The last time I saw “Messiah” performed in its entirety was in the mid-1990s in Macon at The Grand Opera House by the Mercer University choir. They did a marvelous job, and the performance moved me. In the opening notes of “He Shall Feed His Flock Like a Shepherd,” I was surprised by tears welling in my eyes. The work, the performance, the atmosphere touched a memory that only now do I understand as maternal love.

Whether I ever have the opportunity to hear Mom sing formally again, I will count myself lucky to have had hours of sitting through rehearsals. Those experiences built a bank of memories of her voice which will sustain me for a lifetime.

Call your Mommer ‘n ’em

Mom
Mom, a.k.a. Sharon Wallace, showing off a prized photo.

As long as I can remember, my mother has been “Mom.”

I’m sure when I was just a babbling little baby she started out as “Mama.” There was probably even a “Mommy” phase that ended at about the age of 8.

It wasn’t until I got to college in Troy, Ala., that I routinely heard adults refer to their mother as “Mama” and for the first time heard the phrase “Mommer ‘n ‘em”. There were the “yo momma” jokes back in the 1980s, but otherwise, “Mama” or “Momma” weren’t appellations I encountered until after I left urban Texas and central Florida for the deep, traditional South.

Shakespeare wrote in “Romeo and Juliet” the famous line “A rose by any other name would smell as sweet,” but what do all the derivations of “mother” mean? In analyzing my own speech patterns, I think I did have different meanings behind each form.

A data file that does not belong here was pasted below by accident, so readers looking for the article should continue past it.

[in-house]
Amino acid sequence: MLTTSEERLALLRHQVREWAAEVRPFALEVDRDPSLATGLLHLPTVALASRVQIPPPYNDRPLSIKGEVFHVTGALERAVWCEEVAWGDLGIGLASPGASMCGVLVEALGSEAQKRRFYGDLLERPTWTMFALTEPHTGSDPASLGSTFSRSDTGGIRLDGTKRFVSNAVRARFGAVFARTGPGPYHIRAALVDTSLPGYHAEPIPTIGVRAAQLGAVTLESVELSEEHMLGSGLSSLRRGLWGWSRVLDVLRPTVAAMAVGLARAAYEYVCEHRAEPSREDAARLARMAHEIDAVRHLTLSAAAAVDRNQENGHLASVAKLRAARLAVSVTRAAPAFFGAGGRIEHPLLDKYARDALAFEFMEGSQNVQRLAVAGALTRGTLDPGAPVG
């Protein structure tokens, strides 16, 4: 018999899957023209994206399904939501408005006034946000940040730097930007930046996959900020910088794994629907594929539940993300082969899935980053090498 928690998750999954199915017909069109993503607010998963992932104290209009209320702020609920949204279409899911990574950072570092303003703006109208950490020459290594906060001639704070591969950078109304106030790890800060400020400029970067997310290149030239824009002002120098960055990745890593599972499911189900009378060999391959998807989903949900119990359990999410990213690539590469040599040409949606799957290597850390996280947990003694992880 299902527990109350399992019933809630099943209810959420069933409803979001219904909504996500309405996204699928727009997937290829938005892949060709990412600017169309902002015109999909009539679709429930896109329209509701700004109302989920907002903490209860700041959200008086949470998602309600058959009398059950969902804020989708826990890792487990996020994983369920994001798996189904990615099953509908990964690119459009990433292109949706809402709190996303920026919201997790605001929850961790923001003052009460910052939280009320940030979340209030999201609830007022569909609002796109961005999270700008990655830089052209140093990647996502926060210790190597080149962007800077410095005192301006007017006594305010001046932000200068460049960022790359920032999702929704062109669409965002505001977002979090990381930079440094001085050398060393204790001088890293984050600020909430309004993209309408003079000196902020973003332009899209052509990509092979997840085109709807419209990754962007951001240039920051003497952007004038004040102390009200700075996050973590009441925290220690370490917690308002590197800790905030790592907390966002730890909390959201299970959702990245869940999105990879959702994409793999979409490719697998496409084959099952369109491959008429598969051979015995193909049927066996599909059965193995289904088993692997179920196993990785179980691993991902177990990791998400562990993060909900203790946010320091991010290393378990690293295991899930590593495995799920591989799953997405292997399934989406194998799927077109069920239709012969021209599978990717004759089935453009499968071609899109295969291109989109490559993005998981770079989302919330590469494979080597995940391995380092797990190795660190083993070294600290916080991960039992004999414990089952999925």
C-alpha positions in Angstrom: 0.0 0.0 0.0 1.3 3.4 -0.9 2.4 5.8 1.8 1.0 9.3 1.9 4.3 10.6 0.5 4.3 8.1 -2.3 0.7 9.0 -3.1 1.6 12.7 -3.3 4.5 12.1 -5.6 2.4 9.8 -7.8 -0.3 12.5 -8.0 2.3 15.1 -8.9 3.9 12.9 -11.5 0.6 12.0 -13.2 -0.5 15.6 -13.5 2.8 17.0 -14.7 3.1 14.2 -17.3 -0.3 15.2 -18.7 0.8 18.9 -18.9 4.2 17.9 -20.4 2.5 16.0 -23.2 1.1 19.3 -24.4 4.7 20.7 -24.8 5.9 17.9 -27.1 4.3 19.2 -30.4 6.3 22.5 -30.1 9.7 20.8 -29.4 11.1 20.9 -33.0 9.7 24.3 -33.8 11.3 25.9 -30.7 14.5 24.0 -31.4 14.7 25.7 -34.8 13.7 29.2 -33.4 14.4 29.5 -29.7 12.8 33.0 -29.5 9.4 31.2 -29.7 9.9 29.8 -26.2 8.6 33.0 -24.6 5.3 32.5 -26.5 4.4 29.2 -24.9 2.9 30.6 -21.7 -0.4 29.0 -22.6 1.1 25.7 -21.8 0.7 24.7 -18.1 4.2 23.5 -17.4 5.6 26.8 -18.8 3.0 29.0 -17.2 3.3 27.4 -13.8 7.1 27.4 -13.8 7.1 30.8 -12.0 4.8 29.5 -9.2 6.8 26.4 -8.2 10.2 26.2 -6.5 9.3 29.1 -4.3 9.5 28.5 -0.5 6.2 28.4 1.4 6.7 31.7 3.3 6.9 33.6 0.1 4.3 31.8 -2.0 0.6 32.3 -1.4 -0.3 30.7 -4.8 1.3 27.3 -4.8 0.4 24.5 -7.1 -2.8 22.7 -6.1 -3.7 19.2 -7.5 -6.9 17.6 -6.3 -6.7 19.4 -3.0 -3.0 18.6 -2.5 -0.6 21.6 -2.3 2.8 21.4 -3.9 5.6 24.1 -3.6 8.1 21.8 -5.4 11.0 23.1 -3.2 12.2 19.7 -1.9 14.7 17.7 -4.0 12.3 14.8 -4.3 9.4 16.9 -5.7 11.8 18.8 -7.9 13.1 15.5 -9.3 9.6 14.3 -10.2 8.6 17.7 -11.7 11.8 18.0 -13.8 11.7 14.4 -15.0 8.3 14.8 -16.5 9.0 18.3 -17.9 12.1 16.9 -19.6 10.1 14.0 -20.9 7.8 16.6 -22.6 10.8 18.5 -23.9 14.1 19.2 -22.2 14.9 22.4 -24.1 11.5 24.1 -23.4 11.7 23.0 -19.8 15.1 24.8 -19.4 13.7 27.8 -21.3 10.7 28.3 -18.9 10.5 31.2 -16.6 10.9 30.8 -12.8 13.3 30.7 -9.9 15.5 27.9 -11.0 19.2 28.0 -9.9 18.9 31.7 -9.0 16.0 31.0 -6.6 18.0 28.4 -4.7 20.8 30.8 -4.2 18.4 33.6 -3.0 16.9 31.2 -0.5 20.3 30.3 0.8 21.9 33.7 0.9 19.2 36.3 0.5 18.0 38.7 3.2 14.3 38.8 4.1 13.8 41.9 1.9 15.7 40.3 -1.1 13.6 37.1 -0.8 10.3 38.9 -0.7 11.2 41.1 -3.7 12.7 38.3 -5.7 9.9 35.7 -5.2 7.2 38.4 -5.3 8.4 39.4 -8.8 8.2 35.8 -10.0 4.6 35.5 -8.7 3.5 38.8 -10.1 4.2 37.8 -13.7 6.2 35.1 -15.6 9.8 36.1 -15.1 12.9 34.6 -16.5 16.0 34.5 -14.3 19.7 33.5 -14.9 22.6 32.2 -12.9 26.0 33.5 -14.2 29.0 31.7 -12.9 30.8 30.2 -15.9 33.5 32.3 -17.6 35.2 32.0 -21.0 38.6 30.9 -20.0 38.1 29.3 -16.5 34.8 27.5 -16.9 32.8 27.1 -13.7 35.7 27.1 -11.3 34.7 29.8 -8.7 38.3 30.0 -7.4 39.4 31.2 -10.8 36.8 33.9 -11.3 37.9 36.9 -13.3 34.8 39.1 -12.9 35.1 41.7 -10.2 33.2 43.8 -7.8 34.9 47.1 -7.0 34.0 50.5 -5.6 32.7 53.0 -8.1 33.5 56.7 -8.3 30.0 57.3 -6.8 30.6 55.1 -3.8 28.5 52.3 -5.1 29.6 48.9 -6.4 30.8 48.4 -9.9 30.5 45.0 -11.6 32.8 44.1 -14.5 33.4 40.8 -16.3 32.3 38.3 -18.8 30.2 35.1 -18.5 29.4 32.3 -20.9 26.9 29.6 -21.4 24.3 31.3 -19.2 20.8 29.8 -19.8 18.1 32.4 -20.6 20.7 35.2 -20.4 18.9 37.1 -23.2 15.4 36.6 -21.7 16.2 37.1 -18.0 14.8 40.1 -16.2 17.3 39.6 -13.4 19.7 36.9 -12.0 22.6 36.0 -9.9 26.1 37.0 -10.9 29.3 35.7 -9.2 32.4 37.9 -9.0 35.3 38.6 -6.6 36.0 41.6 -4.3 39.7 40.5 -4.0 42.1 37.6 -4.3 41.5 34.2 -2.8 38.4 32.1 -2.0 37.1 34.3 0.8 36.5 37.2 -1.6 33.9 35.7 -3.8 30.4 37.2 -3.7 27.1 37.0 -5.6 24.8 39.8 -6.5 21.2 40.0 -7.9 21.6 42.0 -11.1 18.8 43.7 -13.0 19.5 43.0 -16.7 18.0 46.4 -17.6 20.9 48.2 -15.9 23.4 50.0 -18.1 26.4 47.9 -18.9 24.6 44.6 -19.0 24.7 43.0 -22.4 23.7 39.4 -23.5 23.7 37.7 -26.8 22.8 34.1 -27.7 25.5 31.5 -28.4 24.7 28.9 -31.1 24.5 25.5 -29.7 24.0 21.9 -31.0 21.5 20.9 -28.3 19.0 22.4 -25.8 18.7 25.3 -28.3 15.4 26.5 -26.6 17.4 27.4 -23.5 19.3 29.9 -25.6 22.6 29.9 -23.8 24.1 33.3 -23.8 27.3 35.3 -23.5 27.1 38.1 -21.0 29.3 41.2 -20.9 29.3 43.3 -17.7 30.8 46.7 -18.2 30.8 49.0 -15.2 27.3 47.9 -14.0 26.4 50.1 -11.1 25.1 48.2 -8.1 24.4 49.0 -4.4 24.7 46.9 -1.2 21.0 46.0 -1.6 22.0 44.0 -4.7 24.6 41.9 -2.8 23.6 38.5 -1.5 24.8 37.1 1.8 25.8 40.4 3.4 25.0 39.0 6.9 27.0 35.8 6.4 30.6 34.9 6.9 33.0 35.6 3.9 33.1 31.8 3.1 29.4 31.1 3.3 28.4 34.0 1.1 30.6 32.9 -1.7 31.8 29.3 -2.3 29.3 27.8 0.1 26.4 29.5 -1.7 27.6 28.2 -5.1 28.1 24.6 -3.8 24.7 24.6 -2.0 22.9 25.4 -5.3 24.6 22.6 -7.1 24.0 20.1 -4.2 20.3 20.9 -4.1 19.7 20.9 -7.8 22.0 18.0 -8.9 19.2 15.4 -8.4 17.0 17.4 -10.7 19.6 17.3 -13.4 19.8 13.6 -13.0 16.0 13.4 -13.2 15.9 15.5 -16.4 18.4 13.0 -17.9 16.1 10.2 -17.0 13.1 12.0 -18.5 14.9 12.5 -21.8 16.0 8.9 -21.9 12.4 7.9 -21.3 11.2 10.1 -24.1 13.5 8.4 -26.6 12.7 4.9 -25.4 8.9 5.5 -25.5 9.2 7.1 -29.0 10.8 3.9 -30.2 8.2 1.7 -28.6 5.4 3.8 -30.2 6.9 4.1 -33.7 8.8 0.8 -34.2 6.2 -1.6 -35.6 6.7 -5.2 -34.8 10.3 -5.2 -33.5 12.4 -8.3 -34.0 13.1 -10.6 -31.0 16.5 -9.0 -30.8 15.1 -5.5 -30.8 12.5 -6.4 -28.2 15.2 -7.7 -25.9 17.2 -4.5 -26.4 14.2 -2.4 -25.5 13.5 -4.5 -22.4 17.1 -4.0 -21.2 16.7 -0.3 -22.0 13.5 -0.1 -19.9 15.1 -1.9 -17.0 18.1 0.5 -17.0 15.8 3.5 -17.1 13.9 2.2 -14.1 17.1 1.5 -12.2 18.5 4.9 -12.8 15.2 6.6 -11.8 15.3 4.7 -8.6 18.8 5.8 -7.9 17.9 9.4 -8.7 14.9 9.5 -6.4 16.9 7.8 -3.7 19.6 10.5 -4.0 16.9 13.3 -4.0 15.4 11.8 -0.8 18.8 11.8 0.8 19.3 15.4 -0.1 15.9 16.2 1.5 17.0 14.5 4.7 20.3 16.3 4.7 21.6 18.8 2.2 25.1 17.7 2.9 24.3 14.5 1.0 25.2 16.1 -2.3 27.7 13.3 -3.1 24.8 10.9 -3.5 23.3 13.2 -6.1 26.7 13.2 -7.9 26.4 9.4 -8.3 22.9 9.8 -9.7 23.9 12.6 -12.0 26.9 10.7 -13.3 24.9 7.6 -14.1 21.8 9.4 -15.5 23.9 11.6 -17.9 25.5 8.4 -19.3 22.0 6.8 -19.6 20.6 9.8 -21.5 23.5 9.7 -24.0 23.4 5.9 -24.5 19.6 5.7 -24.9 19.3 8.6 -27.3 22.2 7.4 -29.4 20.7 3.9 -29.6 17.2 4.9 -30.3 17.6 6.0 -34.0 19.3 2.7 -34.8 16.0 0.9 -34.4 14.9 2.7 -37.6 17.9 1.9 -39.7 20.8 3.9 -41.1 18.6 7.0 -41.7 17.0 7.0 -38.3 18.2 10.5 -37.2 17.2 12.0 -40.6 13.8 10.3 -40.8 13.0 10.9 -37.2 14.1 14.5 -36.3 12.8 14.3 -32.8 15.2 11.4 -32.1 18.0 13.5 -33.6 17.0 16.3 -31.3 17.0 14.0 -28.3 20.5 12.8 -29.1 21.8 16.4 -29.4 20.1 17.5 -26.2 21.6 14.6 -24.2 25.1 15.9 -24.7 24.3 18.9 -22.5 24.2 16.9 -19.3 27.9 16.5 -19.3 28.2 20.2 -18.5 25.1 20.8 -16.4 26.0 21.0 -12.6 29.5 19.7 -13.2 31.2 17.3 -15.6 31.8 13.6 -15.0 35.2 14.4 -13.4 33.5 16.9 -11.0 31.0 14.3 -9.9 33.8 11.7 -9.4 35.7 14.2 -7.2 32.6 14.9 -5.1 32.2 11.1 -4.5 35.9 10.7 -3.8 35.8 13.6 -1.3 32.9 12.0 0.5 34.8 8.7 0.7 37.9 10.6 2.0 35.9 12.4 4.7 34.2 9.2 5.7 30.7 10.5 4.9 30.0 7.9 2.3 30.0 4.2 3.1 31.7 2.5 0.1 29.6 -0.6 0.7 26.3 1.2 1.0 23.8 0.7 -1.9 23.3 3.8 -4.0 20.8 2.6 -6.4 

For example, “Mom” was common, everyday usage. It was conversational, and in a lot of ways, for my two brothers and me, it was her name.

“Mommy” was employed when I faced life’s scariest moments, usually involving blood coming out of me somewhere.  It was used when there was great need or when I was just greatly needy. It could imply urgency, depending on the volume and pitch, but mostly it was just whiny. I’m sure Mom didn’t particularly enjoy it in either case.

“Mother” was too formal to ever be used. It just seemed too detached. There was no affection in it. I can’t remember a time I have ever called her “Mother” during a conversation that wasn’t an attempt at humor.

“Mama” just sounded so country, that for a city boy, even from Texas, it was out of character. I guess in my glossary, it means the same as “Mom” but with a more down-home, primitive feel. “Mama” sounds like a big hug to me.

Mama
Mama, a.k.a. Cynthia Barron, showing off prized artwork from her grandsons last Mother's Day.

Now that I have two mothers – the woman who gave birth to me and my mother-in-law – I have grown comfortable with adopting my wife’s name for her mother. It wasn’t even that big of an adjustment. “Mama” just rolled off my tongue. Maybe it’s because the name fits her so well or maybe it’s a throwback to my first vocalizations as a child.

In my case, I’m blessed to have a supportive and encouraging Mom, a compassionate and considerate Mama and a wife who is living into motherhood for our three boys in a beautiful and nurturing way. While they call her “Mom” sometimes, it seems that right now, she’s mostly “Mommy” or “Mama.” I wouldn’t dare call her any of the names for “mother.” I know plenty of husbands who do, particularly as they age together with their wives. I just don’t think my wife wants to be my mother.

So, on this special weekend dedicated to remembering the contributions and sacrifices of our mothers, it doesn’t really matter what you call her, just be sure to call her, especially on Sunday.

Happy Mother’s Day!